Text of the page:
Case Report of Coronary Artery Disease Journal publishes surgery in Coronary Artery Diseases journal, images in Coronary Artery Disease, journal of Coronary Artery Disease case reports, Coronary Artery journal etc. Case Reports in Coronary Heart Disease is peer reviewed worldwide reputed medical cardiology journal.
Case Report of Coronary Artery Disease Journal
Case report of coronary artery disease journal is Welcomes Submissions from around the world related to coronary artery diseases like Arteriosclerosis, Thrombosis, Heart stroke, Vascular Biology, Heart attack, Heart failure, Case Reports in Coronary Heart Disease, etc. In the form of Case Report, Clinical Images, Clinical Studies, Clinical and Experimental Studies, Cardiovascular Medicine Research, Case Series, Original Research Articles and Review Articles focusing on the diagnosis and treatment of coronary artery diseases.
Case Report of Coronary Artery Disease Journal is an Editorial Tracking Based System for quality in review process for accepting original research and review articles from across the world. Review processing is performed by the editorial board members of case report of coronary artery disease journal or outside experts; at least two independent reviewers approval followed by editor approval is required for acceptance of any citable manuscript. Authors may submit manuscripts and track their progress through the system, hopefully to publication. Reviewers can download manuscripts and submit their opinions to the editor. Editors can manage the whole Submission, Review, Peer review, Revise, Publish process.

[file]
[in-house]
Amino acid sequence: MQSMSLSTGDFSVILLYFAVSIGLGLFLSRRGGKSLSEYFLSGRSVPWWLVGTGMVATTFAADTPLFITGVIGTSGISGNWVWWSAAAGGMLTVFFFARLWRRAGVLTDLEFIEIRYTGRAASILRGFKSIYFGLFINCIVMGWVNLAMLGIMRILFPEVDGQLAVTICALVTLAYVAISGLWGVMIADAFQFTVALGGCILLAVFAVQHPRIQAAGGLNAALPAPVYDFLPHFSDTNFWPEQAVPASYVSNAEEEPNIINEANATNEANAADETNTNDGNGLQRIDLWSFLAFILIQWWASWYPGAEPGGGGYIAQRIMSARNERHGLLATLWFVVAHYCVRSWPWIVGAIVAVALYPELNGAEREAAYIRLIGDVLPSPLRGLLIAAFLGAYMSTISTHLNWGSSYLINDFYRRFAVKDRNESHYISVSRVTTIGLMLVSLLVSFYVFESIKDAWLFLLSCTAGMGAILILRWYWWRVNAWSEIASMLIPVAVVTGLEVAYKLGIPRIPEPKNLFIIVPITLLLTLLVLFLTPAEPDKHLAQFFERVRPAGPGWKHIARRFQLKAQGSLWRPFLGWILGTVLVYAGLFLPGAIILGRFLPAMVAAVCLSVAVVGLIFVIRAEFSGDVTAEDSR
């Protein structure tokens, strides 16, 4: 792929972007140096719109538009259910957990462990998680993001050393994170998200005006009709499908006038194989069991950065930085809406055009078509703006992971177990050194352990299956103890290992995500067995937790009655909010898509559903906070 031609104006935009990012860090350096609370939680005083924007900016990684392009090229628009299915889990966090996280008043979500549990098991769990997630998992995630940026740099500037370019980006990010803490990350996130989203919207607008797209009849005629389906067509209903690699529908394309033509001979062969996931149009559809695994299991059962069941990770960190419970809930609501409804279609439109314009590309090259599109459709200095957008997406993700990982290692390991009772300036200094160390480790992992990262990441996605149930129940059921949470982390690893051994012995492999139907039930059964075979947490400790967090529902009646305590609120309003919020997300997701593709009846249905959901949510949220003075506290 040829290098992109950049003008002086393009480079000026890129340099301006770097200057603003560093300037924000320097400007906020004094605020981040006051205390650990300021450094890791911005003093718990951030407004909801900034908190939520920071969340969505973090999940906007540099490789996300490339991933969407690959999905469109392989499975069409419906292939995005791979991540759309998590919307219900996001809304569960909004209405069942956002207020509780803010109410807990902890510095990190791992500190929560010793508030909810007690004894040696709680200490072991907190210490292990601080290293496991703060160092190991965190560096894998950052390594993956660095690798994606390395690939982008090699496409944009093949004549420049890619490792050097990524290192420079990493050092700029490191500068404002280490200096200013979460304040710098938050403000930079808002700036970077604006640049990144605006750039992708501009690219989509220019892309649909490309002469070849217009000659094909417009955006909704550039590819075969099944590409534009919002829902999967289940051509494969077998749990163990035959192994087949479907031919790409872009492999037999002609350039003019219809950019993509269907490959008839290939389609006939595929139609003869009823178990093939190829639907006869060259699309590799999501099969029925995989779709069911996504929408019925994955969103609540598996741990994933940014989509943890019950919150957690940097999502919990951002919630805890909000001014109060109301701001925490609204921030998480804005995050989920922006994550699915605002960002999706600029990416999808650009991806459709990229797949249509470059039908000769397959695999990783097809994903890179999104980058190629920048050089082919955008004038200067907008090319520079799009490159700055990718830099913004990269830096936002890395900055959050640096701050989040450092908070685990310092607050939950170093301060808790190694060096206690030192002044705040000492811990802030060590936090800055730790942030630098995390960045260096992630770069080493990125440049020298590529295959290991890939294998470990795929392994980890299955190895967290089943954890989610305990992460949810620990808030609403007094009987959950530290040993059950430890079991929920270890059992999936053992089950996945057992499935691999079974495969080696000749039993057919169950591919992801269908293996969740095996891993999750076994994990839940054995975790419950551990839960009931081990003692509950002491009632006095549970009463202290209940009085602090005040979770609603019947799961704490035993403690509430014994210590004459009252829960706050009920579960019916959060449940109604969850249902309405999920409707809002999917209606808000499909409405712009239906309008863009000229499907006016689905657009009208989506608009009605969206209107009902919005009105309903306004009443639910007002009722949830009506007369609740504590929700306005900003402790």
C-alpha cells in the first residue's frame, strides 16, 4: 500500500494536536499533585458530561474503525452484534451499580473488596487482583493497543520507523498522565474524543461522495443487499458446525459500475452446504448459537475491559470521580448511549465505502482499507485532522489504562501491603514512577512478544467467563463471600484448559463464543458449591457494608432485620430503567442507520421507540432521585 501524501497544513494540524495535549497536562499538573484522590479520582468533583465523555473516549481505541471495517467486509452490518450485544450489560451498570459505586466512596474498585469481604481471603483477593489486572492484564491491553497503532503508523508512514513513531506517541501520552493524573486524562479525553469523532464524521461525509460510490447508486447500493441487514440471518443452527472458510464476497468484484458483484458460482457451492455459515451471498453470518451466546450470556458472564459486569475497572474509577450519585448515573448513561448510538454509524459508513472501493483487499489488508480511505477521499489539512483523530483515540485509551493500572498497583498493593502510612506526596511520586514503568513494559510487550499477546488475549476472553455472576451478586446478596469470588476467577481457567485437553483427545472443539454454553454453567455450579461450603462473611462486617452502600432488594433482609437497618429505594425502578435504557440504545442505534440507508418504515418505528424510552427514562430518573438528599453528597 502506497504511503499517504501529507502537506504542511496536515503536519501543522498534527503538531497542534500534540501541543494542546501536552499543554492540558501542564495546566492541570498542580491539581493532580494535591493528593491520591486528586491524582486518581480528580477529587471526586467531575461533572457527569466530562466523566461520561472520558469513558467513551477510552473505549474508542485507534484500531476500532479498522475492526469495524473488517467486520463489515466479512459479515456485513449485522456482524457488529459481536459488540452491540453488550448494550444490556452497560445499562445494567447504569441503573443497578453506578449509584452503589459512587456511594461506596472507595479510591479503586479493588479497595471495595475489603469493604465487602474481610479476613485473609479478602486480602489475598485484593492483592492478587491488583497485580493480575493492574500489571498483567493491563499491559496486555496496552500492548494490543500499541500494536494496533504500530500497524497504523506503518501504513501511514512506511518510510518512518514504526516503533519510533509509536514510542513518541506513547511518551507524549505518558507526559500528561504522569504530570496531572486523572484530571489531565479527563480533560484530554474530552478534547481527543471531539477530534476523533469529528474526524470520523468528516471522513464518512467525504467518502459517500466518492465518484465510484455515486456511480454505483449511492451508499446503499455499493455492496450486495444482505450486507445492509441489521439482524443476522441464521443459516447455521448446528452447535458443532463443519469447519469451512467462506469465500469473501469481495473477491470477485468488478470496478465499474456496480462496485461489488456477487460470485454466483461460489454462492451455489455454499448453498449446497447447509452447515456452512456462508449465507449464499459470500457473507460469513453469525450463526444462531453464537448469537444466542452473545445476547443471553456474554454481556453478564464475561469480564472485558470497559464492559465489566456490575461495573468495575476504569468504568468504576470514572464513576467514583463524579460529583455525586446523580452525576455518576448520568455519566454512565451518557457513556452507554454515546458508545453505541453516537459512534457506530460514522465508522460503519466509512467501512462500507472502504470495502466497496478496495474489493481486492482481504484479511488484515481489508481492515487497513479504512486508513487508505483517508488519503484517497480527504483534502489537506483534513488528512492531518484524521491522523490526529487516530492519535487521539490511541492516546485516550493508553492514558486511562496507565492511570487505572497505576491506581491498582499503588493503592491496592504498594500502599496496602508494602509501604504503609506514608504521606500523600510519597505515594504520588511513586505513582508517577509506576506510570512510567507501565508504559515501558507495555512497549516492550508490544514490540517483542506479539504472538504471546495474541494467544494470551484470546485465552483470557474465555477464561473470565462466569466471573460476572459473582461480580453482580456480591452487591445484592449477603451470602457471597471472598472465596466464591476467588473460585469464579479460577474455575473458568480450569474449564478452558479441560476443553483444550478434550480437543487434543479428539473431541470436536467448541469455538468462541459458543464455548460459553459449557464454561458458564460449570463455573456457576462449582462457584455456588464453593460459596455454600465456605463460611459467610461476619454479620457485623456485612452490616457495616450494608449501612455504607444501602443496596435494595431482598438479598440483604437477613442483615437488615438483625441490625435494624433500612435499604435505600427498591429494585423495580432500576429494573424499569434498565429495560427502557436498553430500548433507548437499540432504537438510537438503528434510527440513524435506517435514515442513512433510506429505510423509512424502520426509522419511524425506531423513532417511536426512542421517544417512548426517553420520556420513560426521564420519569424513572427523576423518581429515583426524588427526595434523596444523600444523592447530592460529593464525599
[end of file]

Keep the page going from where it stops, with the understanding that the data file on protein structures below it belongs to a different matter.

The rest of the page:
Arteriosclerosis Case Reports Journal
The build-up of fats, cholesterol and other substances in the walls of arteries, causing thickening or hardening of the arteries. It obstruction of blood flow. Plaques may rupture, causing acute occlusion of the artery by clot. Main cause of arteriosclerosis is caused by a buildup of plaque in the inner lining of an artery a healthy diet and exercise can help. Treatments include medication, procedures to open blocked arteries and surgery.
Thrombosis Case Reports Journal
Thrombosis occurs when blood condition where one or more clots form inside of your blood vessels. Thrombosis is the formation of a blood clot, known as a thrombus, within a blood vessel. It prevents blood from flowing normally through the circulatory system. There are two components to a thrombus: aggregated platelets and red blood cells that form a plug, and a mesh of cross-linked fibrin protein. The substance making up a thrombus is sometimes called cruor.